Jottit review: Combines notes and tasks into an intriguing concept, but it could be a better multitasker

iOS app need some fine-tuning, but is on the right track.

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At a Glance
  • Xebula Jottit 1.0.6


An app for this or that is no longer enough. Hyper-specialized tools and utilities might have been acceptable back when the iPhone still had a 3.5-inch screen, but as our iOS devices have become larger and more powerful, we want our apps to multitask: Cameras that edit; mail clients with calendars; text editors that publish.

Jottit’s ($2) functionality mashup brings the worlds of note-taking and task managing together. It’s a sensical combination that sort of acts like a digital stack of Post-its, dutifully storing those scraps of information that mustn’t be forgotten. However, unlike those ubiquitous sticky yellow squares, Jottit has a deceptively complex interface that distracts from its overall concept of simple organization and makes it harder than it should be to just jot down what you’re thinking.


Jottit isn’t the first app to merge notes and to-dos. Apple’s own Notes app gained the ability to make simple lists with its iOS 9 revamp, but the implementation feels fresh with Jottit. The app uses notebooks instead of folders, and they do a fine job of keeping your thoughts in order. Notebooks can be named but there are no other defining characteristics, so distinguishing between a series of white boxes requires more than a cursory glance. It’s something that can easily be addressed by adding tasteful colored labels, which I expect will arrive in a future update.

The pages within your notebooks can contain lists or notes, and inputting the appropriate text is fairly straightforward. If you don’t want to file a particular entry you can tap the right-most tab to create an unassigned note, or the task tab to add a to-do item. Due dates can be added to tasks by tapping on the title, and this is meant to be a major part of the Jottit experience; there is even a dedicated tab to keep track of the things that have deadlines. However, it only collects tasks that have reminders, rather than showing everything that’s scheduled.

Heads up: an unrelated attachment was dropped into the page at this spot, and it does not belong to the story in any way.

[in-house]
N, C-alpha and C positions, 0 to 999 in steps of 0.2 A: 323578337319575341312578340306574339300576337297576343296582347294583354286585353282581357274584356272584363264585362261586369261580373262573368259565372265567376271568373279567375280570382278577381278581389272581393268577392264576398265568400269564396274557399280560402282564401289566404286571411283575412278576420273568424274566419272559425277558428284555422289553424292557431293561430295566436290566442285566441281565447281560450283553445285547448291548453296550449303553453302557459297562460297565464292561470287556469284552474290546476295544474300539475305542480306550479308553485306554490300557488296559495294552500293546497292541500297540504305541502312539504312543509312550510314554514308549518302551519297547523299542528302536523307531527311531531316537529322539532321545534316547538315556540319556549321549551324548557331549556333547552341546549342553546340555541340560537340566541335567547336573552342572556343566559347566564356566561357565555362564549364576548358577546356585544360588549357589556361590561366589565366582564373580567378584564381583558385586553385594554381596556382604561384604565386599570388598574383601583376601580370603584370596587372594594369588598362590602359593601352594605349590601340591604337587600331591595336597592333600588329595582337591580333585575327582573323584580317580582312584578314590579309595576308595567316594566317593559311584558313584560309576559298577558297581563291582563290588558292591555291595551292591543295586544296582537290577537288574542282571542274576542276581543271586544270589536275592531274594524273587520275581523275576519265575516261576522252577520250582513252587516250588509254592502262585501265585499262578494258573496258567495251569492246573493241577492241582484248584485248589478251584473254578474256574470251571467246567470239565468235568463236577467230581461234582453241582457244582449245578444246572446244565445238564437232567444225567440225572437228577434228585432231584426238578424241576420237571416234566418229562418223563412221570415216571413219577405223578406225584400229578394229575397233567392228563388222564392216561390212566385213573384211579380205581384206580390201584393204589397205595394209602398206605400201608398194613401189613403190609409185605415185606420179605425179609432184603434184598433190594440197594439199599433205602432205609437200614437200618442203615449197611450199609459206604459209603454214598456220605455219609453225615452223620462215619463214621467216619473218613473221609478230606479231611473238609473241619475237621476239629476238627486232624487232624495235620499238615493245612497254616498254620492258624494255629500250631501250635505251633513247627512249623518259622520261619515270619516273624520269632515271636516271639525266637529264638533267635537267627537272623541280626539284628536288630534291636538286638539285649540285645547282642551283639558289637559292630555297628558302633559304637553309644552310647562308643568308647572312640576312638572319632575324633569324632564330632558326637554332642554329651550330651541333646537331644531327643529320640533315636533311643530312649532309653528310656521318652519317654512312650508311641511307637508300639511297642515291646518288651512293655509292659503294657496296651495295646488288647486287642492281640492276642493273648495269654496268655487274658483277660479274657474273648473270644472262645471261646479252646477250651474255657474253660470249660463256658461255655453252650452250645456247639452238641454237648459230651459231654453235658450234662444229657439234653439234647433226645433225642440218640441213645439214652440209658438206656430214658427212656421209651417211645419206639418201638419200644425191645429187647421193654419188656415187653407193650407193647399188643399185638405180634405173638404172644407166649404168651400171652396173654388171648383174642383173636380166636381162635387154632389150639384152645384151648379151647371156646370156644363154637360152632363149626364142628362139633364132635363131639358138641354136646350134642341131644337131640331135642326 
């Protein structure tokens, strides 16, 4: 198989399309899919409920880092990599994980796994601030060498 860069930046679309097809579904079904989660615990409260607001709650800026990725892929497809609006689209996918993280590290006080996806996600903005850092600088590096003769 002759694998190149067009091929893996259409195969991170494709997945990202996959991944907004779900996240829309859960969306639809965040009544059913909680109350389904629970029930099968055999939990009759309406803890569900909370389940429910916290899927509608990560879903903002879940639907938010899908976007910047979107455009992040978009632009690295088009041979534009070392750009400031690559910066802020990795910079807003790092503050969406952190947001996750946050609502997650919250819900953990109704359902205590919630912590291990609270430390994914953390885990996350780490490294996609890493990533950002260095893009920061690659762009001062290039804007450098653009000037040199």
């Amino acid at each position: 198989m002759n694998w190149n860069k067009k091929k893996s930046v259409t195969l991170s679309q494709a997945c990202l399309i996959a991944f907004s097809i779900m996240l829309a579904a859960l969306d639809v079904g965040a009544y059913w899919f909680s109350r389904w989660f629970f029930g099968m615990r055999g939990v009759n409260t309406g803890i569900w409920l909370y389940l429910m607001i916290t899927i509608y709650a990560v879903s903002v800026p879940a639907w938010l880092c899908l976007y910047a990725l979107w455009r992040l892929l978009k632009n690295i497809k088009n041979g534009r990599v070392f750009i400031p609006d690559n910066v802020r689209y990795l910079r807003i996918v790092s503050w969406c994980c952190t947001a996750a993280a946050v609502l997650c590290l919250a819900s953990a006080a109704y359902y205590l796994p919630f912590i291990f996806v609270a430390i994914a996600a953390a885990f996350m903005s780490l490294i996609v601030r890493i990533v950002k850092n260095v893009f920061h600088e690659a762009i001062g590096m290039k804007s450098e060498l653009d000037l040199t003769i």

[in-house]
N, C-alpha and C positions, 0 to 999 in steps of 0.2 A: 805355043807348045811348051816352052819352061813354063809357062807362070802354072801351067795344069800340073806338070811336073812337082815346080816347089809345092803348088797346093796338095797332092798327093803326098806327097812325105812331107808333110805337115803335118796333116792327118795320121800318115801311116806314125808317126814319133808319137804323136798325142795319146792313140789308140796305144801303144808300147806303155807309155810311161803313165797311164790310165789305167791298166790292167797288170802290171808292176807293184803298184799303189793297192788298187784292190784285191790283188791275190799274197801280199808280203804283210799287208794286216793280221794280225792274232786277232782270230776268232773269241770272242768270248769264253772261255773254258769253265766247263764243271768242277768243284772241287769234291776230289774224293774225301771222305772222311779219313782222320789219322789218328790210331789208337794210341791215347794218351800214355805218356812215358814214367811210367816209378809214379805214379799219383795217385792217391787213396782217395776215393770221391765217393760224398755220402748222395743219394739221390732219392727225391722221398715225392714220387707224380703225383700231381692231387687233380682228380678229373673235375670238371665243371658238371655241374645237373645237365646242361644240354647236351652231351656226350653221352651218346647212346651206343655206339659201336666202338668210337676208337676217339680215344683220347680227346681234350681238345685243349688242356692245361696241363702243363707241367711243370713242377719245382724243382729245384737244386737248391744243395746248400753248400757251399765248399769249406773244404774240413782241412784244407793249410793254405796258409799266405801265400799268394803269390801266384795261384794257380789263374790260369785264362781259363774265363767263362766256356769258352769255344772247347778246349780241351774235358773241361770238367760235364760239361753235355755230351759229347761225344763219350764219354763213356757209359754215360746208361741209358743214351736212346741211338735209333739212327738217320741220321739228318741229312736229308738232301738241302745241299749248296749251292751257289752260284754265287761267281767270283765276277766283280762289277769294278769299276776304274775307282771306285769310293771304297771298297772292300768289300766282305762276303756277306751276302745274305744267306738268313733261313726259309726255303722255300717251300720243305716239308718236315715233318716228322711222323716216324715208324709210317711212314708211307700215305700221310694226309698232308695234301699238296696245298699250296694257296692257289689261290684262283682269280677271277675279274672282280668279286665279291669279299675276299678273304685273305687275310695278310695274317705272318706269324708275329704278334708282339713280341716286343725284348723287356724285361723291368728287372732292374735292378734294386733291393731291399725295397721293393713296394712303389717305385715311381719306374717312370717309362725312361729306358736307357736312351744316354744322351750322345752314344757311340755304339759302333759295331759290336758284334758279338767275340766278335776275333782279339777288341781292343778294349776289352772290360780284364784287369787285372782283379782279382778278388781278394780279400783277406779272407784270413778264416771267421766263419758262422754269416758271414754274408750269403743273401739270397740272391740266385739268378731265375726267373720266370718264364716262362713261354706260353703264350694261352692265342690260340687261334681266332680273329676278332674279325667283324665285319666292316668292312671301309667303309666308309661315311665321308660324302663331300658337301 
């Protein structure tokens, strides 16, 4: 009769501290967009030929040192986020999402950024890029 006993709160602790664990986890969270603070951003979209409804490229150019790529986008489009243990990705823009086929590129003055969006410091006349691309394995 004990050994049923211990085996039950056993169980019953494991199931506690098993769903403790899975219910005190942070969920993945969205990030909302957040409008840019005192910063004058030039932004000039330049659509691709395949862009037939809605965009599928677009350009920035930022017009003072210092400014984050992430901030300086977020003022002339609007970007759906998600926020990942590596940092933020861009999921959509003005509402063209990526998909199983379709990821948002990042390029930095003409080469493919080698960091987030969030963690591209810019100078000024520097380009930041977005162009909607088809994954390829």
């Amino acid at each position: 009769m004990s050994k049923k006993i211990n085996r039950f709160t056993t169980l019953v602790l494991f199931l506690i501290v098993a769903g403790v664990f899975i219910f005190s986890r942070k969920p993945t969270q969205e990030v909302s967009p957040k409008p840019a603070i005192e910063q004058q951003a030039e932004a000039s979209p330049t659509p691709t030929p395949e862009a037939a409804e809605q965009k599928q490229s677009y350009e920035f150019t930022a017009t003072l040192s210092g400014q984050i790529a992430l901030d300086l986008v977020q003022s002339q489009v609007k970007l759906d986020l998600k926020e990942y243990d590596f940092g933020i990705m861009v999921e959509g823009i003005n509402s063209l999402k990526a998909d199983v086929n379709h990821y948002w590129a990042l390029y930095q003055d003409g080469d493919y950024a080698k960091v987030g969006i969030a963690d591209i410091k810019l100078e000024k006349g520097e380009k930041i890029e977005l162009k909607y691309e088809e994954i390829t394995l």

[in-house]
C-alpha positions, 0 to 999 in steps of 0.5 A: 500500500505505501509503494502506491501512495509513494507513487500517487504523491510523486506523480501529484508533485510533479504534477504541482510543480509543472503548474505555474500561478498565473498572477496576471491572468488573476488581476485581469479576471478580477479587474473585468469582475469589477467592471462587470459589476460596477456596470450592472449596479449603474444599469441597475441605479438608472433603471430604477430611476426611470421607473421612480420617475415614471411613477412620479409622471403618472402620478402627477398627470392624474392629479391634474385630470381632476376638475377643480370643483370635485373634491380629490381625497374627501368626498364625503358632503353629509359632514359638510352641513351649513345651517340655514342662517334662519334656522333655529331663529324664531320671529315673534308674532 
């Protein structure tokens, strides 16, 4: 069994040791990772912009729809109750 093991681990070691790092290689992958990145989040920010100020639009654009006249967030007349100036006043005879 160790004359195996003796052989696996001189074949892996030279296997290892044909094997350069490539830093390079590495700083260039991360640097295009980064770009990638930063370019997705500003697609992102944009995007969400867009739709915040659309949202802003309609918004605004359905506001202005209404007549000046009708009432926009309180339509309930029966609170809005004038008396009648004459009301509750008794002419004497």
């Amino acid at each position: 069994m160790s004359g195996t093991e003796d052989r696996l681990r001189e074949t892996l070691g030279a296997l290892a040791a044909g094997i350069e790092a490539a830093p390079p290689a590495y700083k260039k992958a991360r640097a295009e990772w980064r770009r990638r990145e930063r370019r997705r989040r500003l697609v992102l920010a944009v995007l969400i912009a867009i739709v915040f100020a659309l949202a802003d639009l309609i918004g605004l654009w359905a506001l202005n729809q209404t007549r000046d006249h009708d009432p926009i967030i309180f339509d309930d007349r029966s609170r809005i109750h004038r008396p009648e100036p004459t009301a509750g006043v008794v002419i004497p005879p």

But Jottit’s interface, while minimal in appearance, more often than not undermines its drive for simplicity. Theres nothing major that’s wrong, but the little annoyances quickly get frustrating. For example, there’s no quick way to create a new note without first navigating to a notebook or the notes tab, despite the existence of a giant blue plus symbol on the main screen (that creates a new notebook). There’s more confusion when it comes to scheduling: Swiping on a task lets you set a due date, but to add a reminder you’ll need to tap the item. And if you create a quick unassigned note, there doesn’t seem to be a way to add it to an existing notebook.

But Jottit definitely shows promise. The idea of notes and reminders sharing the same app is intriguing, and the app has a clear mission that is only a few intuitive tweaks away from being quite good.

Bottom line

Jottit does a fine job of bringing your notes and tasks under one roof, but the foundation could use a little work.

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At a Glance
  • Jottit does a fine job of bringing your notes and tasks under one roof, but the foundation could use a little work.


    • Note-taking and task managing in one app


    • Interface needs fine-tuning
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